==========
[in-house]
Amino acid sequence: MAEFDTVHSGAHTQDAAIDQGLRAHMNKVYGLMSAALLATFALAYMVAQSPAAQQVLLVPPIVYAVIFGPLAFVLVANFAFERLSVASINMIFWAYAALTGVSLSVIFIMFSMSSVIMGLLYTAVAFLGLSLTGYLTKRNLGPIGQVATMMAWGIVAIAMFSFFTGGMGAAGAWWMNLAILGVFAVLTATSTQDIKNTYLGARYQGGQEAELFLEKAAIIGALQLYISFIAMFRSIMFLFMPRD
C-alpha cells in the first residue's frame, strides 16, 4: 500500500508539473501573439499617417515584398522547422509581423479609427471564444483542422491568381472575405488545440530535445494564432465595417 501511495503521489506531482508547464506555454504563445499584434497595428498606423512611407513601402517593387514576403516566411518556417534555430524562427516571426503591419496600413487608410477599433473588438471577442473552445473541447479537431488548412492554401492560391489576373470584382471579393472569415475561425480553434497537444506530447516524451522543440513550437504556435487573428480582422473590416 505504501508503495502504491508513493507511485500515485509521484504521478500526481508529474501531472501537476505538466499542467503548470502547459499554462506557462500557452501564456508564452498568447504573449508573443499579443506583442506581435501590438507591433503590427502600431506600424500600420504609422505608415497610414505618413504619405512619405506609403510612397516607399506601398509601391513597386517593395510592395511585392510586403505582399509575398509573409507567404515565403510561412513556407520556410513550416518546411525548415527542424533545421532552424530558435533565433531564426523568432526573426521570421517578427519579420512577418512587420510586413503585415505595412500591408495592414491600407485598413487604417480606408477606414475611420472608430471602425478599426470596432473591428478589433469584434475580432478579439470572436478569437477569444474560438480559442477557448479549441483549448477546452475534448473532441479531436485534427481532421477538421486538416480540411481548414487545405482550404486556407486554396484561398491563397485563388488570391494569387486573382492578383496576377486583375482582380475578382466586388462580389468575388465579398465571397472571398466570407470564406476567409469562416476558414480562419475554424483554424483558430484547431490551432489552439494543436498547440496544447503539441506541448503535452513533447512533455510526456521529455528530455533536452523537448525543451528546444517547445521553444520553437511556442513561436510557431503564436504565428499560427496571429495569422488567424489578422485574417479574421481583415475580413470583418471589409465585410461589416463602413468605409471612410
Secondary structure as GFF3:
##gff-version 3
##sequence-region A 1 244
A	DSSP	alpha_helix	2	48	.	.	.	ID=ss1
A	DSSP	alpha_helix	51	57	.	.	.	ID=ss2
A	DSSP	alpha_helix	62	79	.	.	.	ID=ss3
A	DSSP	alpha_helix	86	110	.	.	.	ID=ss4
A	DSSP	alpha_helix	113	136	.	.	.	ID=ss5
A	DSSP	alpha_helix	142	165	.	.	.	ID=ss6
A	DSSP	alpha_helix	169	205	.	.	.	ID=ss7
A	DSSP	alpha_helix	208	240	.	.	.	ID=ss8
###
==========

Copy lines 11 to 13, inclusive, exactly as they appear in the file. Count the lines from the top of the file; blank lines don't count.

A	DSSP	alpha_helix	113	136	.	.	.	ID=ss5
A	DSSP	alpha_helix	142	165	.	.	.	ID=ss6
A	DSSP	alpha_helix	169	205	.	.	.	ID=ss7